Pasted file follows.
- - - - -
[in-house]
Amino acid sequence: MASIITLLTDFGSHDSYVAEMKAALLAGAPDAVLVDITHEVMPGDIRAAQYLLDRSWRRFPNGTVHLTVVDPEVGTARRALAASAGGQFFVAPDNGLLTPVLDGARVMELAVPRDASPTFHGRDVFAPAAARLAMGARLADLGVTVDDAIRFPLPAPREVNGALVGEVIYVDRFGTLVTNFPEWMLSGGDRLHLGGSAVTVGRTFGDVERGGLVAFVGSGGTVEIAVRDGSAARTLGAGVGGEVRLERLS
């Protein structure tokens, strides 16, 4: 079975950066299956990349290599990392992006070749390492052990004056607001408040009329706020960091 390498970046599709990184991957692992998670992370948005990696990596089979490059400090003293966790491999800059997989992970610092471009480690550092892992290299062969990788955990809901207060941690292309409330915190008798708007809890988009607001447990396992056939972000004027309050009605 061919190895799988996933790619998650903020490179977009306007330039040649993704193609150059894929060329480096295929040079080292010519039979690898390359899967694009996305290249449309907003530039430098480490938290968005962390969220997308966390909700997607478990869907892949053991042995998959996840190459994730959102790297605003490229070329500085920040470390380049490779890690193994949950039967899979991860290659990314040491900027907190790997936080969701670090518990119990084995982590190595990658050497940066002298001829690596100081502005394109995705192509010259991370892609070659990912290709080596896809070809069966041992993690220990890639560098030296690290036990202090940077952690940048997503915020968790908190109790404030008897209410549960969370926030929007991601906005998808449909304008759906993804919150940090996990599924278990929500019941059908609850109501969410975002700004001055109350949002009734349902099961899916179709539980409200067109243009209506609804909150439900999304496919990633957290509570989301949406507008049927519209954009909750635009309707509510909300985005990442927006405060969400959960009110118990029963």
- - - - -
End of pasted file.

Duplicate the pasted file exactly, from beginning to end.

[in-house]
Amino acid sequence: MASIITLLTDFGSHDSYVAEMKAALLAGAPDAVLVDITHEVMPGDIRAAQYLLDRSWRRFPNGTVHLTVVDPEVGTARRALAASAGGQFFVAPDNGLLTPVLDGARVMELAVPRDASPTFHGRDVFAPAAARLAMGARLADLGVTVDDAIRFPLPAPREVNGALVGEVIYVDRFGTLVTNFPEWMLSGGDRLHLGGSAVTVGRTFGDVERGGLVAFVGSGGTVEIAVRDGSAARTLGAGVGGEVRLERLS
């Protein structure tokens, strides 16, 4: 079975950066299956990349290599990392992006070749390492052990004056607001408040009329706020960091 390498970046599709990184991957692992998670992370948005990696990596089979490059400090003293966790491999800059997989992970610092471009480690550092892992290299062969990788955990809901207060941690292309409330915190008798708007809890988009607001447990396992056939972000004027309050009605 061919190895799988996933790619998650903020490179977009306007330039040649993704193609150059894929060329480096295929040079080292010519039979690898390359899967694009996305290249449309907003530039430098480490938290968005962390969220997308966390909700997607478990869907892949053991042995998959996840190459994730959102790297605003490229070329500085920040470390380049490779890690193994949950039967899979991860290659990314040491900027907190790997936080969701670090518990119990084995982590190595990658050497940066002298001829690596100081502005394109995705192509010259991370892609070659990912290709080596896809070809069966041992993690220990890639560098030296690290036990202090940077952690940048997503915020968790908190109790404030008897209410549960969370926030929007991601906005998808449909304008759906993804919150940090996990599924278990929500019941059908609850109501969410975002700004001055109350949002009734349902099961899916179709539980409200067109243009209506609804909150439900999304496919990633957290509570989301949406507008049927519209954009909750635009309707509510909300985005990442927006405060969400959960009110118990029963």